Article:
Study: 'Late-Talking' Toddlers Suffer No Lasting Problems
Toddlers who start using words later than their peers are not likely to suffer lasting consequences from their delay, a study published online in the journal Pediatrics has found.
When they are 2 years old, children who are behind on vocabulary and other measurable language development milestones do tend to display more behavioral problems than their more verbal peers. But over time--the children in the study were followed until they reached age 17--those issues disappeared, and the kids showed no increased behavioral or emotional delays or problems as long as other development was normal.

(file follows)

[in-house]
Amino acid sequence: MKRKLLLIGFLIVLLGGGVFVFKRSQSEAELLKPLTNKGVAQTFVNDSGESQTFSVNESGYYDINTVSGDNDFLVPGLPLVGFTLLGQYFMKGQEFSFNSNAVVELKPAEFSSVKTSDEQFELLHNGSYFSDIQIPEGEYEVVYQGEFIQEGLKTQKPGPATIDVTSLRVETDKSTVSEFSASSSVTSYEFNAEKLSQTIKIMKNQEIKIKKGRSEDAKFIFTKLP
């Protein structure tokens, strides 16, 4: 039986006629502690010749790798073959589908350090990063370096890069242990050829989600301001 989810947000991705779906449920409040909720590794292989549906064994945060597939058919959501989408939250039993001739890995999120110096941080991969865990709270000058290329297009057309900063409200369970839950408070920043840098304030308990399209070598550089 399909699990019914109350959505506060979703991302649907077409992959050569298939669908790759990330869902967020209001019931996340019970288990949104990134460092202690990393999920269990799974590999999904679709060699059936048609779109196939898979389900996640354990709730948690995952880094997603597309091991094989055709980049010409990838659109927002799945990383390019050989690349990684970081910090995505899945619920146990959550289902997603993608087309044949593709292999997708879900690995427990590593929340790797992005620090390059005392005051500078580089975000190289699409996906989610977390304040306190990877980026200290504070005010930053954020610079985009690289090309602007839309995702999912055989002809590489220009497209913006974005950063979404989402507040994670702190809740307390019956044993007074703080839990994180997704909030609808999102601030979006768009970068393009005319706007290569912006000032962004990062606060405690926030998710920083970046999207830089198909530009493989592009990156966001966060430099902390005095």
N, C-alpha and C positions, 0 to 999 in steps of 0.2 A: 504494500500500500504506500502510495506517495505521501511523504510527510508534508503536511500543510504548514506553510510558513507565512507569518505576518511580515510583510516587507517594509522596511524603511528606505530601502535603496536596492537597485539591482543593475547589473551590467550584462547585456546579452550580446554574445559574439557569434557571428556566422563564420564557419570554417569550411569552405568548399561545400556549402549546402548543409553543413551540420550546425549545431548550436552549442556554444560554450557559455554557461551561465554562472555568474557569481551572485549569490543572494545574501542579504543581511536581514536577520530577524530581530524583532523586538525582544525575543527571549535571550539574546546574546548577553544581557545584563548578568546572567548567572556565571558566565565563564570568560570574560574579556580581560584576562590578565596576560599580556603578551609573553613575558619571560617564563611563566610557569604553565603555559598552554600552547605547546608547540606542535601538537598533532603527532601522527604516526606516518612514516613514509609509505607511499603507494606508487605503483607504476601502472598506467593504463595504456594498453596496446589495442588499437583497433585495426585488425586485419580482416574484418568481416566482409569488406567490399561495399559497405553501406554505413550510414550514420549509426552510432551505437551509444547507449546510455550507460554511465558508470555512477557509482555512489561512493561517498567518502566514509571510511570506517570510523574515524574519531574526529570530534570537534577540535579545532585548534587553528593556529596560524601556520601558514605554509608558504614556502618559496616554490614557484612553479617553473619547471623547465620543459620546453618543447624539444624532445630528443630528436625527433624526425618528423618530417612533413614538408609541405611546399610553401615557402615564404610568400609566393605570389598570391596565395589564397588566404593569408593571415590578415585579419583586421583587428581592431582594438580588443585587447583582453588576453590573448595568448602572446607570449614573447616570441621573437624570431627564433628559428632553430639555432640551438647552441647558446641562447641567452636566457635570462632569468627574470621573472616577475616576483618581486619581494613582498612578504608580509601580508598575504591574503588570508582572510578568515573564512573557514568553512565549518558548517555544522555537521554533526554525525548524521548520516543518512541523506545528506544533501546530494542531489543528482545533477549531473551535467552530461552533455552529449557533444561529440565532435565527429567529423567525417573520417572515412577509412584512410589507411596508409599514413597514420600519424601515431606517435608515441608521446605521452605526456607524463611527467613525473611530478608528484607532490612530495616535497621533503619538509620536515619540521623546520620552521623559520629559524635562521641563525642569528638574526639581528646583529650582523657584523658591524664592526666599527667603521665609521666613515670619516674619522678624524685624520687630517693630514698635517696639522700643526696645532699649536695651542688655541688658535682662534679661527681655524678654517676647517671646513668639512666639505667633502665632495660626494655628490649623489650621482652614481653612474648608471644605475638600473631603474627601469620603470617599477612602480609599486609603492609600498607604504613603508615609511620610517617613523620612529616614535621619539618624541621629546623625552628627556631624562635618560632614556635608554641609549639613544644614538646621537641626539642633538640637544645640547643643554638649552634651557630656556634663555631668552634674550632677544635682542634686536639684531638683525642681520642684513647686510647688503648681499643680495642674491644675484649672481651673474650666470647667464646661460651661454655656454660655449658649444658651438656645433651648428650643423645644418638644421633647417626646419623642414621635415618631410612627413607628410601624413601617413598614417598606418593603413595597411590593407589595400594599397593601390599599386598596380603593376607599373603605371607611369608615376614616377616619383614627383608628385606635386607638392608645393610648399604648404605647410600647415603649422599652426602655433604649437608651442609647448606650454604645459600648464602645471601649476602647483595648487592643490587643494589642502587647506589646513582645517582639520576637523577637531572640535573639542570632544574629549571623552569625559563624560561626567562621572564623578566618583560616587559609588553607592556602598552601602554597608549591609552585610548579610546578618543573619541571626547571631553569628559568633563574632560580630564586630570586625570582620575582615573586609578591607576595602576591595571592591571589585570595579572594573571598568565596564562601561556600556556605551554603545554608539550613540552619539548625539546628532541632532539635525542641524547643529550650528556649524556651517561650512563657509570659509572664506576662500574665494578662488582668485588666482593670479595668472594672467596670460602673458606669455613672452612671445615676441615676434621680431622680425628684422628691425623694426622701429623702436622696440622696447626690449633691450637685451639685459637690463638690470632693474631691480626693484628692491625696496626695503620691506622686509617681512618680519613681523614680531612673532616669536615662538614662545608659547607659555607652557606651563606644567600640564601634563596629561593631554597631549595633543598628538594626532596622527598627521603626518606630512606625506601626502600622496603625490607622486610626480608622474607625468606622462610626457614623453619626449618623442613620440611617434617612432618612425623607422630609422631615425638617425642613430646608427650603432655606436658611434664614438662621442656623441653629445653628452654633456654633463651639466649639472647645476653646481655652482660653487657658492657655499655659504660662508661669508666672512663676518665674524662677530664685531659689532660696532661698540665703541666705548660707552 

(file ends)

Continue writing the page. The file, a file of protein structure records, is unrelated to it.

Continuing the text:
The study's authors attribute the early behavioral issues to the children feeling frustrated at their inability to express themselves and be understood. "When the late-talking children catch up to normal language milestones, which the majority of children do, the behavioral and emotional problems are no longer apparent," the paper's lead author, Andrew J. O. Whitehouse of the Telethon Institute for Child Health Research in Perth, Australia told The New York Times.
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